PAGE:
Meanwhile there was major trouble brewing. Judy announced that people were misdialing the number for the phone-in and calling what she seemed to imply was a real hospital. “They’re saying patients could actually die”, she gasped. But as has been so often the case, This Morning had to immediately flip from one emotional extreme to the other. Des O’Connor loomed into vision to promote his archive compilation show The Way They Were. He described a clip in painstakingly detail – only for Judy to introduce the exact footage in question, leaving Des looking stumped.

We then saw a very young looking Anne Robinson on What The Papers Say. “I used to be a researcher on that show,” Judy mused, off into another haze of yesteryear, “but I don’t remember Anne Robinson.” “They had guest presenters didn’t they?” pondered Richard. “A different one every week” added Judy pointlessly. Des tried to carry on plugging but of course it was no good. “I’ve got a fly buzzing round my head” muttered Richard, and the whole interview was killed. “Can we see Emma Bunton please?” Judy asked the gallery out loud. Finally Des’ childhood anecdotes sent Judy into a reverie: “When you look back, does it just seem like another world?” she waxed, perhaps already thinking of her own future.

This Morning has stubbornly felt on the edge of minor chaos for years, with items rushed, ended too quickly or simply dropped. This finale was no exception – indeed, even less effort than usual seemed to have been put into organising a workable running order. To give the show some kind of “historic” feel, a world record had been cooked up for them to break: to attempt a makeover of 100 people in 100 minutes. The brevity of this and other features meant it was terribly hard to gauge exactly what was going on, though a representative from the Guinness Book of Records implied it was for real.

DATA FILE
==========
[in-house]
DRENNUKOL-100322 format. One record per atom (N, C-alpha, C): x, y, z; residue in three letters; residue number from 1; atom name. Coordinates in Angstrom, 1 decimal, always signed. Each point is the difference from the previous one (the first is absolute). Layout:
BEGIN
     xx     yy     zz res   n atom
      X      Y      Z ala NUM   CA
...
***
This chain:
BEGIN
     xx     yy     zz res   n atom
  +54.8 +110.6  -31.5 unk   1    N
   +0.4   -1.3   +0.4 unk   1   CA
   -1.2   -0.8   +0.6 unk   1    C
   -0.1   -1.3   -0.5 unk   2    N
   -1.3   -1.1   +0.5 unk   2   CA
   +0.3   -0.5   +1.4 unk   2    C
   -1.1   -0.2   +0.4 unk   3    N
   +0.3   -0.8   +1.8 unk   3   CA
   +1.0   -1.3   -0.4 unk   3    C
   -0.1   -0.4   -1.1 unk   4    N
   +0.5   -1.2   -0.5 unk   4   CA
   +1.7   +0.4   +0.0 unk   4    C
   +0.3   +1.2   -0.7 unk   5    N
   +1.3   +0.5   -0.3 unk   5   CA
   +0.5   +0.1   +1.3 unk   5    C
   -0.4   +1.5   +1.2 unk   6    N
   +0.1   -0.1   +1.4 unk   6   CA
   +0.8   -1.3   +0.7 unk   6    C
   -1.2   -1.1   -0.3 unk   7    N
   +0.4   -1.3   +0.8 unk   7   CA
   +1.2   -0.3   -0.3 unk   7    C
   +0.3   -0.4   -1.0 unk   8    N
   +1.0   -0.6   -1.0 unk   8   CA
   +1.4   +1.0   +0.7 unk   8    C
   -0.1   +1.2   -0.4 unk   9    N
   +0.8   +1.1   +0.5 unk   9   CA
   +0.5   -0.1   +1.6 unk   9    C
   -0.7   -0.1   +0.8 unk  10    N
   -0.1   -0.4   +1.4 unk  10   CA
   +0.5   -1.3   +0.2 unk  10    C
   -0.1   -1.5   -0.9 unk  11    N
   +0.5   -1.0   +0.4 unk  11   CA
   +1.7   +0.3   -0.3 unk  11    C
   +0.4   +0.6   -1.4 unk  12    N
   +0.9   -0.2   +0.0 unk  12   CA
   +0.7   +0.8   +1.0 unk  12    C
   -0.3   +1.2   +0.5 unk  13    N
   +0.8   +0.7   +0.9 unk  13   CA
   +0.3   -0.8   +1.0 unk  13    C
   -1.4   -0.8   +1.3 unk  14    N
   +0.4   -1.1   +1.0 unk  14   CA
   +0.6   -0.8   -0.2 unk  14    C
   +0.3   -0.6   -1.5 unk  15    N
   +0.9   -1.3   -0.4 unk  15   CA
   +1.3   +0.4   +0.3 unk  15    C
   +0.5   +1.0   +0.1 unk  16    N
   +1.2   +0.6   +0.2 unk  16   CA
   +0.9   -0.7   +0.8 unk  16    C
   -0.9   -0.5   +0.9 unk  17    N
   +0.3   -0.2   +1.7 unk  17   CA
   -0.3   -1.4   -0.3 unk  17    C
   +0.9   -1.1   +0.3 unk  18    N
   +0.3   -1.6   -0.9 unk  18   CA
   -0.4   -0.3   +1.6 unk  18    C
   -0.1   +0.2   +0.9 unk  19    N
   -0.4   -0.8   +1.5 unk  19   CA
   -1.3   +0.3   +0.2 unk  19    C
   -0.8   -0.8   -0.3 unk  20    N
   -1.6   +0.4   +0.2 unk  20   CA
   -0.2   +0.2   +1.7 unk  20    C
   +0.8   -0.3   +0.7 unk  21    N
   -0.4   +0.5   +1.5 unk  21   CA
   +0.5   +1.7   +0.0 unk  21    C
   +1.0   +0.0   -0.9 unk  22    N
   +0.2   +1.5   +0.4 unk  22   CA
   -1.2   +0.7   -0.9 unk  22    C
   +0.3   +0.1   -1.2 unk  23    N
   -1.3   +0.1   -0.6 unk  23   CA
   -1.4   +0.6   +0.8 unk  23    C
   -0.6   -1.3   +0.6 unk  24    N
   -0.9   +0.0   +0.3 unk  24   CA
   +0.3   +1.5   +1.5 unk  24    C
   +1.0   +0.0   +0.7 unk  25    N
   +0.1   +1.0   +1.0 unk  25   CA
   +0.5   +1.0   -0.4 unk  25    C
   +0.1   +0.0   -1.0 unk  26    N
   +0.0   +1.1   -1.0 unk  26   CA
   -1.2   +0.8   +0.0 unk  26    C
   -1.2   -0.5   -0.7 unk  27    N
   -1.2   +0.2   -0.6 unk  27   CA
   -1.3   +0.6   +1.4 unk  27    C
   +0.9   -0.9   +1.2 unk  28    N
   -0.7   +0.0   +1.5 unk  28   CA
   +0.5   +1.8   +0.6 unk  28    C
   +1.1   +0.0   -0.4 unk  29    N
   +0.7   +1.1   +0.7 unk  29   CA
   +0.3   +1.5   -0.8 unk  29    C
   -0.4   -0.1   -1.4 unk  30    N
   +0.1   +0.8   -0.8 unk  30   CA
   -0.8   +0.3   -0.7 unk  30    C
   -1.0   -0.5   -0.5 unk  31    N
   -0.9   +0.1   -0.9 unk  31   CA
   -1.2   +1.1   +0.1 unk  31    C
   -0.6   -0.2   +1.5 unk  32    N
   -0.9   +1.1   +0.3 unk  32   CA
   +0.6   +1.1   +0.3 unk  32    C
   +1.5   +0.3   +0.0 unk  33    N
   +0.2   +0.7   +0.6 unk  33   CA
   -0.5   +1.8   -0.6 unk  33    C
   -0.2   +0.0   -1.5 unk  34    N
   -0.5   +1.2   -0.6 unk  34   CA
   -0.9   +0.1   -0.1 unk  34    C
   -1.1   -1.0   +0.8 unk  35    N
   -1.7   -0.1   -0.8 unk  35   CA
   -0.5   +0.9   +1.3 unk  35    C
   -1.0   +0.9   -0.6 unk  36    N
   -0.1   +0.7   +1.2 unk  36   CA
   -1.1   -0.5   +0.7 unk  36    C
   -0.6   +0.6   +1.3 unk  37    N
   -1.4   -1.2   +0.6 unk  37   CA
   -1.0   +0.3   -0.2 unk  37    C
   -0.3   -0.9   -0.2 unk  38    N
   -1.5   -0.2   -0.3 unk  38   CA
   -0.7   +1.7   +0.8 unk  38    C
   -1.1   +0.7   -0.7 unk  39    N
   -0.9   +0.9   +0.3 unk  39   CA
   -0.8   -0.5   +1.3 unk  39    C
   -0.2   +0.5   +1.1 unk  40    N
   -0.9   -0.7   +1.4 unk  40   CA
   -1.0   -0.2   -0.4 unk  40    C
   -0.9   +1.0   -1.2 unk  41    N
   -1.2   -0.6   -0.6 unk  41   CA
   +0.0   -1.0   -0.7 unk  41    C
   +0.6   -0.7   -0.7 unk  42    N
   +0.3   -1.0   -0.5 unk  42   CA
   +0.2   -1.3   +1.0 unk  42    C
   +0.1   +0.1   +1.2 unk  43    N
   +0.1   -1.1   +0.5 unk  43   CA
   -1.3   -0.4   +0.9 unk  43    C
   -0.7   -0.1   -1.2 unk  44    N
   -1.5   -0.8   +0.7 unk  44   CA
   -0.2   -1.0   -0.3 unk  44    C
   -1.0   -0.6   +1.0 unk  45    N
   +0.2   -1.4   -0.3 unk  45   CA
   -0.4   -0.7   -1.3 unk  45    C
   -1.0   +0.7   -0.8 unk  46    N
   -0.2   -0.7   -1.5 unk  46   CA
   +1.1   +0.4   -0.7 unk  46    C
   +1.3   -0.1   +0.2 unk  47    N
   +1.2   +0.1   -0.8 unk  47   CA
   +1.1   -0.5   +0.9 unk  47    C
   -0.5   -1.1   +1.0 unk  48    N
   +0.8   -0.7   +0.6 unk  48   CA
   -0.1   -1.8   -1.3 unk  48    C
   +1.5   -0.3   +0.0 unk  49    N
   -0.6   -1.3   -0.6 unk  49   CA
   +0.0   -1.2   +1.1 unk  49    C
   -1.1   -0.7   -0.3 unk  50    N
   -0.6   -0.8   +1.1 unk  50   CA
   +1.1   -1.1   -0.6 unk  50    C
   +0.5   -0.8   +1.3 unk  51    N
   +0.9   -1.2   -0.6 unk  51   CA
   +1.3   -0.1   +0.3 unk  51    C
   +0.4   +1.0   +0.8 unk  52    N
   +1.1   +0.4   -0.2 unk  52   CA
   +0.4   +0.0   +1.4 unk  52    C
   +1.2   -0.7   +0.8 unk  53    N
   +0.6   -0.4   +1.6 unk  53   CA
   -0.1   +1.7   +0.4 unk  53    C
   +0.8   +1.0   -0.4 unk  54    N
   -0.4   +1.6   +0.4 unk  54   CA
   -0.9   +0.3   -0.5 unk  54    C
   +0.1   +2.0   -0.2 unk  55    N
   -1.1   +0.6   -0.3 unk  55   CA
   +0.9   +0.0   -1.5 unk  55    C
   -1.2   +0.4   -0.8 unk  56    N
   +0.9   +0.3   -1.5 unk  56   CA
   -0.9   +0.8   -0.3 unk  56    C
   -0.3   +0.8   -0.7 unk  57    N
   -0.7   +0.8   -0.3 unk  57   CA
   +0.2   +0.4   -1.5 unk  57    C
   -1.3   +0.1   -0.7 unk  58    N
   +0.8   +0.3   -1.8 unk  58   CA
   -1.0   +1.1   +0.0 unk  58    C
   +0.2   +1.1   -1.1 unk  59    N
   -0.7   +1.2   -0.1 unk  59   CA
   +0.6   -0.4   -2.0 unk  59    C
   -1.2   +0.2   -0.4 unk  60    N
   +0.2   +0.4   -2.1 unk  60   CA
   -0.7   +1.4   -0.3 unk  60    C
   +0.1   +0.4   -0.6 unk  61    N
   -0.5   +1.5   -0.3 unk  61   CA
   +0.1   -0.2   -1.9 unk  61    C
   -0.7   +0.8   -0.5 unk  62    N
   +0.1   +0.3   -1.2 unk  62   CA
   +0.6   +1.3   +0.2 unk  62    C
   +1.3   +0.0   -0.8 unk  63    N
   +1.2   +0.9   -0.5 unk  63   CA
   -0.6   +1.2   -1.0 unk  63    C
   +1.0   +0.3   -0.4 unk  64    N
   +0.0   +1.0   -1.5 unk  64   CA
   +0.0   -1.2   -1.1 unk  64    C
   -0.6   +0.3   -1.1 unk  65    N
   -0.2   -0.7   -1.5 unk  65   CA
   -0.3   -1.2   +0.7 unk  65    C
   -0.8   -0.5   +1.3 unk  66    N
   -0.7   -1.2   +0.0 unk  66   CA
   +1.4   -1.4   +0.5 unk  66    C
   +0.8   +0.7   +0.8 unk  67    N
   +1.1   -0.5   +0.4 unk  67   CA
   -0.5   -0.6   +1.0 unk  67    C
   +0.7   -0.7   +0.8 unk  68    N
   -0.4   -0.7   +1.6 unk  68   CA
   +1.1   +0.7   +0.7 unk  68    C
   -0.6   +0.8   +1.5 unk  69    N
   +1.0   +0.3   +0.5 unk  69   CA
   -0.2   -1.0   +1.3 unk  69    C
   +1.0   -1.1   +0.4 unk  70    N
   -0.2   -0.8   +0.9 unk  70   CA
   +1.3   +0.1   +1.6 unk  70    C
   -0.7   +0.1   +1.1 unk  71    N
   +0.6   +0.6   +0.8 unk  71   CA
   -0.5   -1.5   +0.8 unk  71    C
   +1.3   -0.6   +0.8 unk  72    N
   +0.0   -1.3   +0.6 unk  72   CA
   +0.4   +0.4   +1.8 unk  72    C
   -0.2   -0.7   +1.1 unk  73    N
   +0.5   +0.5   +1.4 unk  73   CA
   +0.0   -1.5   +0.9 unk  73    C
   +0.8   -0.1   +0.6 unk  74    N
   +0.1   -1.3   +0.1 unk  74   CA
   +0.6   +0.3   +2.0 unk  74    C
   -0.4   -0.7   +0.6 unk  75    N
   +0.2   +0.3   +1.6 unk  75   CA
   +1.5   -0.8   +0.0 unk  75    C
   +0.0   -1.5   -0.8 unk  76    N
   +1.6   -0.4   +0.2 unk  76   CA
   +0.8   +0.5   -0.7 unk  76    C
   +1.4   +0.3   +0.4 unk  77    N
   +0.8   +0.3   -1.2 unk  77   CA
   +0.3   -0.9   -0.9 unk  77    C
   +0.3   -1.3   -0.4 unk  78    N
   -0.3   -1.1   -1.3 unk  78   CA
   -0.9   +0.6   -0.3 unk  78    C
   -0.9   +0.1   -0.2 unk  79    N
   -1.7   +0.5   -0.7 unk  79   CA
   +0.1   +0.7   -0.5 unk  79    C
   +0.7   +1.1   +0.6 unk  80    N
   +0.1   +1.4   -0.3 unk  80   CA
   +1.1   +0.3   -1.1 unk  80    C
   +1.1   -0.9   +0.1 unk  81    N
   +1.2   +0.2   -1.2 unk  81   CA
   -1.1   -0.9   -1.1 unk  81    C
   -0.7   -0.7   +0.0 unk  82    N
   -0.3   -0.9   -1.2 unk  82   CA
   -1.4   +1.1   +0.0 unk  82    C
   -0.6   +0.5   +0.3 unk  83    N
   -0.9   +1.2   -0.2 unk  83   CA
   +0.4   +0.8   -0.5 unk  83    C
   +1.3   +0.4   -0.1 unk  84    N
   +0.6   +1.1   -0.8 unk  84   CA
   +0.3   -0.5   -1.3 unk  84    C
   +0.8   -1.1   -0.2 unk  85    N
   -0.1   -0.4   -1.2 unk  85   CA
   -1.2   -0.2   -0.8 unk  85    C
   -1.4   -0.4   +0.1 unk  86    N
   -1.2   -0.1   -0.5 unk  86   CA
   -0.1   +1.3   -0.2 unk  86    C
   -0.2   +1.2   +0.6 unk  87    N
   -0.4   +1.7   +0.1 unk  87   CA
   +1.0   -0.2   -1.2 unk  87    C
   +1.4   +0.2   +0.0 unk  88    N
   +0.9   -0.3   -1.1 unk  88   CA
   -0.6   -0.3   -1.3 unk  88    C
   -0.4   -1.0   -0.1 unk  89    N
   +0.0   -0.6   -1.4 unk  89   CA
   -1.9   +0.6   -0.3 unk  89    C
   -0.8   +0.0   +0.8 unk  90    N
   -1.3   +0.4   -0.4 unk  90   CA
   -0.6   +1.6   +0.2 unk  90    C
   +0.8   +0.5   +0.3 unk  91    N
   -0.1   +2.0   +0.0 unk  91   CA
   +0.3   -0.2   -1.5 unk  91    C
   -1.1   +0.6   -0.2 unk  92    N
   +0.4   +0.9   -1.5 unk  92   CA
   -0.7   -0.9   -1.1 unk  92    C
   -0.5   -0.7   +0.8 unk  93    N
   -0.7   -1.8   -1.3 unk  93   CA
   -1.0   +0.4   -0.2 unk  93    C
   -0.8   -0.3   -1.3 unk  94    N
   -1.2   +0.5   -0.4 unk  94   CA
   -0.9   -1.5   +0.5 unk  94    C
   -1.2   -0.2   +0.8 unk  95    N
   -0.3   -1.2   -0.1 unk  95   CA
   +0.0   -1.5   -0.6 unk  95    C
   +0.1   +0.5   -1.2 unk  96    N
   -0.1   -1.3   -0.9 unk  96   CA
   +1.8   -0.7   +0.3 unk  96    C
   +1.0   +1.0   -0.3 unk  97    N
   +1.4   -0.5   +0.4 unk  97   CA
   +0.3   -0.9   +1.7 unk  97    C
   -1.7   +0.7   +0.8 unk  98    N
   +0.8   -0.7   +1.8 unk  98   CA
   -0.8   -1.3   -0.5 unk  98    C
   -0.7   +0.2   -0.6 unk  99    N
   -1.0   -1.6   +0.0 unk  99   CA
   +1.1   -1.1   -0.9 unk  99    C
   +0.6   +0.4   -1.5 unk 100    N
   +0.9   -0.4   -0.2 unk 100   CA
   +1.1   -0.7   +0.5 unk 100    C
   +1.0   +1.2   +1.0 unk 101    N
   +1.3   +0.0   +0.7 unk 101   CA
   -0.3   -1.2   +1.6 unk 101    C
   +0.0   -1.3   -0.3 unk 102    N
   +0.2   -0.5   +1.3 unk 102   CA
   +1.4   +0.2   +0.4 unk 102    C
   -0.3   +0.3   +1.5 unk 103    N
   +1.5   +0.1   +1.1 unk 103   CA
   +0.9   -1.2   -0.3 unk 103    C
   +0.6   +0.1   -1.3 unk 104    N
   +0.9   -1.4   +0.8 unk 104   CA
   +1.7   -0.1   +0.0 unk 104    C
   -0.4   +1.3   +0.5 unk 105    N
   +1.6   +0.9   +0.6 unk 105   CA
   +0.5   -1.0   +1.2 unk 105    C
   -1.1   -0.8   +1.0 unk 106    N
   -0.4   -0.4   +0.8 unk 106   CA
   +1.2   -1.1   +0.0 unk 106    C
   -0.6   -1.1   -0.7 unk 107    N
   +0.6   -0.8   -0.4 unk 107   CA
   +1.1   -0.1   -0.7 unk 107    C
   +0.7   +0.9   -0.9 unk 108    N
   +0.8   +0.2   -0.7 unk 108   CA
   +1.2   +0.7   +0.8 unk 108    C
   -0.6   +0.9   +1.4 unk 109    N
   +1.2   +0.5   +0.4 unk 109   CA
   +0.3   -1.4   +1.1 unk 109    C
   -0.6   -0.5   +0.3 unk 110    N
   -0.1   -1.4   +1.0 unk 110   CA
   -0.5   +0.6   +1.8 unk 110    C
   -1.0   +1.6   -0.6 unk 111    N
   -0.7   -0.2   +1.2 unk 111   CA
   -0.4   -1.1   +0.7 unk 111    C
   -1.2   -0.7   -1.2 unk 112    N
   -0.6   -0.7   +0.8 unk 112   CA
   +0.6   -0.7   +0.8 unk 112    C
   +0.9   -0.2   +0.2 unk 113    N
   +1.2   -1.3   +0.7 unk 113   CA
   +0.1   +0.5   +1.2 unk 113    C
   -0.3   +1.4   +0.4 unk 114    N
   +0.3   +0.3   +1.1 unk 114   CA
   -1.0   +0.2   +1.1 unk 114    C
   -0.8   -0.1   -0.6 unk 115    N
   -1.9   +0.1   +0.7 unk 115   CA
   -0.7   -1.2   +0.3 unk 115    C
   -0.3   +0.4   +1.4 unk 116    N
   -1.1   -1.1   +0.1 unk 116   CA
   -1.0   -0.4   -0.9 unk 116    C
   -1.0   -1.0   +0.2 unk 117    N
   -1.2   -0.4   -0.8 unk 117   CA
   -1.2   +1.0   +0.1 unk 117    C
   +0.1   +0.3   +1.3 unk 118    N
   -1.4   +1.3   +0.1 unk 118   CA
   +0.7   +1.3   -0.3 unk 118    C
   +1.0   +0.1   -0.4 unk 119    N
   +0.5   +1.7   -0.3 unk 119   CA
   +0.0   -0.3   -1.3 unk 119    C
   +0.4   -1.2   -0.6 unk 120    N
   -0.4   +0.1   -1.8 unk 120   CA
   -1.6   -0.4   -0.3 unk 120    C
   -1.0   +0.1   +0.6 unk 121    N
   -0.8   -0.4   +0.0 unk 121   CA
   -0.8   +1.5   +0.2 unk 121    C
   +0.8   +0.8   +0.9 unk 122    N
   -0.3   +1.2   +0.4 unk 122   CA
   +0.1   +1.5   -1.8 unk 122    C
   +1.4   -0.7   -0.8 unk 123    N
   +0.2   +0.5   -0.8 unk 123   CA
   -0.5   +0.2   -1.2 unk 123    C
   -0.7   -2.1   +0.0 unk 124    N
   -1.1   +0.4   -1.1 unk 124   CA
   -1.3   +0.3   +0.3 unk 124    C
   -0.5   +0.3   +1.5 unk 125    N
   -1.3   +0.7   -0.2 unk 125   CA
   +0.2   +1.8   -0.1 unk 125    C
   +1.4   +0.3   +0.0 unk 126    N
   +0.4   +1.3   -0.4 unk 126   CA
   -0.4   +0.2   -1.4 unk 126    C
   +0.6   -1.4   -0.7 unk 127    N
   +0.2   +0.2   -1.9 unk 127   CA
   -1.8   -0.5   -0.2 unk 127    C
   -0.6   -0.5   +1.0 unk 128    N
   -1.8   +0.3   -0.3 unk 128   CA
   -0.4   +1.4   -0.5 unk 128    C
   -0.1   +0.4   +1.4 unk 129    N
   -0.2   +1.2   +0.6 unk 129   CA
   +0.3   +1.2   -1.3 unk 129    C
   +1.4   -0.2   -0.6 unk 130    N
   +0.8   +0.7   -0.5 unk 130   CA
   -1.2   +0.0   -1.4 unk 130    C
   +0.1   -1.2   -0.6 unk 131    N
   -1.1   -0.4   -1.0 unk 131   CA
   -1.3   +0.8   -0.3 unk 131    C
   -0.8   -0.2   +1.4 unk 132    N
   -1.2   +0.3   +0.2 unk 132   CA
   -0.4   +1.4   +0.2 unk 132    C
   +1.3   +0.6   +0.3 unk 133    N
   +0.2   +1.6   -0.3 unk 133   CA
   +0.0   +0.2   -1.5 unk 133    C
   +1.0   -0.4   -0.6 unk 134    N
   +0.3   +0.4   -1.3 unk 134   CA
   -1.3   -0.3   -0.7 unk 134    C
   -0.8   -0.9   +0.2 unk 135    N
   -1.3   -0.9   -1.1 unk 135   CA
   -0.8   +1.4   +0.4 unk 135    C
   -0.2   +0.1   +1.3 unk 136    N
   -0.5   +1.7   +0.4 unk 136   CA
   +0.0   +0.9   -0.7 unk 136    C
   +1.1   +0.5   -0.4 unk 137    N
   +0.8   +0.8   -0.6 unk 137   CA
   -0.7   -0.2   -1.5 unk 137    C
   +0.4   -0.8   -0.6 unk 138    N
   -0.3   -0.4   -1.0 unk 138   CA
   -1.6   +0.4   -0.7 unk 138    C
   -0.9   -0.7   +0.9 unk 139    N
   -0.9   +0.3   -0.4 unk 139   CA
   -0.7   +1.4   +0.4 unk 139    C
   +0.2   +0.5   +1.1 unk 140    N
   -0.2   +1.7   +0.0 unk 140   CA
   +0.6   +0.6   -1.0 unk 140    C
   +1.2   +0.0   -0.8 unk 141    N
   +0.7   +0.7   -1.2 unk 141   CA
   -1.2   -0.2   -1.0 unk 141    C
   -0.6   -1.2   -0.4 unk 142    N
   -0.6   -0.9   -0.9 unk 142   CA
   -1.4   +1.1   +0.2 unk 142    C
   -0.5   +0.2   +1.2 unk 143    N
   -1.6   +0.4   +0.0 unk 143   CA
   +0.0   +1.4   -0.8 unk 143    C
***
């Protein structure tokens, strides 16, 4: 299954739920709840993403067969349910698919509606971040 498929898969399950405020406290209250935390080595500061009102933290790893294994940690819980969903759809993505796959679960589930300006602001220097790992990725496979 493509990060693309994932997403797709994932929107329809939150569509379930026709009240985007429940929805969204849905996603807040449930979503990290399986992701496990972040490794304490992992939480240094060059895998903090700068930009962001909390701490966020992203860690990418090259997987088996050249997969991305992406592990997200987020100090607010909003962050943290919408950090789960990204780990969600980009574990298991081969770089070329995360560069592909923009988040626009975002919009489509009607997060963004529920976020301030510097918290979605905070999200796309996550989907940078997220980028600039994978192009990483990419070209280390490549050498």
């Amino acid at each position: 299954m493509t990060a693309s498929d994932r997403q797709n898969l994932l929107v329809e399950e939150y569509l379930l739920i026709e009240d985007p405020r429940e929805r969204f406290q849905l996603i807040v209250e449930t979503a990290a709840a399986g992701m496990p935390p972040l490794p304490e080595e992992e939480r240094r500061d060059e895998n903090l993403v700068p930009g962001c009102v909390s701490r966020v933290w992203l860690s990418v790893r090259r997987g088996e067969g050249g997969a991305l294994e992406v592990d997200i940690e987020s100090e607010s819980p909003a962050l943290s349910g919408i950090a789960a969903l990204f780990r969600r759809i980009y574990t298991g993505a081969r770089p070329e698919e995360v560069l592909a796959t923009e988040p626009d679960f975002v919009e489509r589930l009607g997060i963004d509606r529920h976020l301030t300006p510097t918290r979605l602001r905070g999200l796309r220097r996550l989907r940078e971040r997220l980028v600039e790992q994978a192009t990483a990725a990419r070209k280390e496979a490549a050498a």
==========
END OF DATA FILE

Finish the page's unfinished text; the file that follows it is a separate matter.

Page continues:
Then it was a sudden cut to an interview with two young Emmerdale cast members, and both Richard and Judy pressed ahead asking them questions in character. When Richard then posed a question of the female star herself, and she still answered in character, he quacked, “No no, the real you!”, before drawling horribly, “She’s very pretty.” Judy wanted the cast members’ on-screen relationship to be a success: “Is this going to work out nice and happy?” You felt this was a matter of urgency.

The cookery feature involved Boy George promoting his macrobiotic recipe book. Richard pushed a tea towel into his face. “I can’t believe you’re a good enough cook to write this!” flapped Judy stupidly. Richard continued, “You’ve never cooked before have you?” George responded: “Yes I have – on your show.” A co-helper was present who wasn’t properly introduced, though Richard approached her: “Where are you from – Yugoslavia? They’re all bossy out there.” Paul O’Grady wandered in and Richard gave him a big kiss. The “This Morning House” competition was settled, but the losing contestant went to pieces. Richard tried his best to cheer her up: “You’ve won a holiday!” but Judy looked very distressed by it all – “I hate that, I hate that.”

And so it rolled on. Paul O’Grady, something of a This Morning regular, began, “It’s really odd that you’re going,” then got carried away – which Richard was clearly hoping would happen. “I’ve had a ball – such a good time on this show … We’re taking over tomorrow – me and Cilla.” When he tried to talk about his new series on location in America Richard as ever had to upstage him. “We love the States – we’re completely pro-American,” he announced, then offered his opinion of the entire nation and its history: “They are very rule-bound, seeing as it’s supposed to be the land of the free.” Paul made a dig at the media industry – “What they know about telly they can write on an ant’s thumb”, which Richard laughed at a bit too loudly.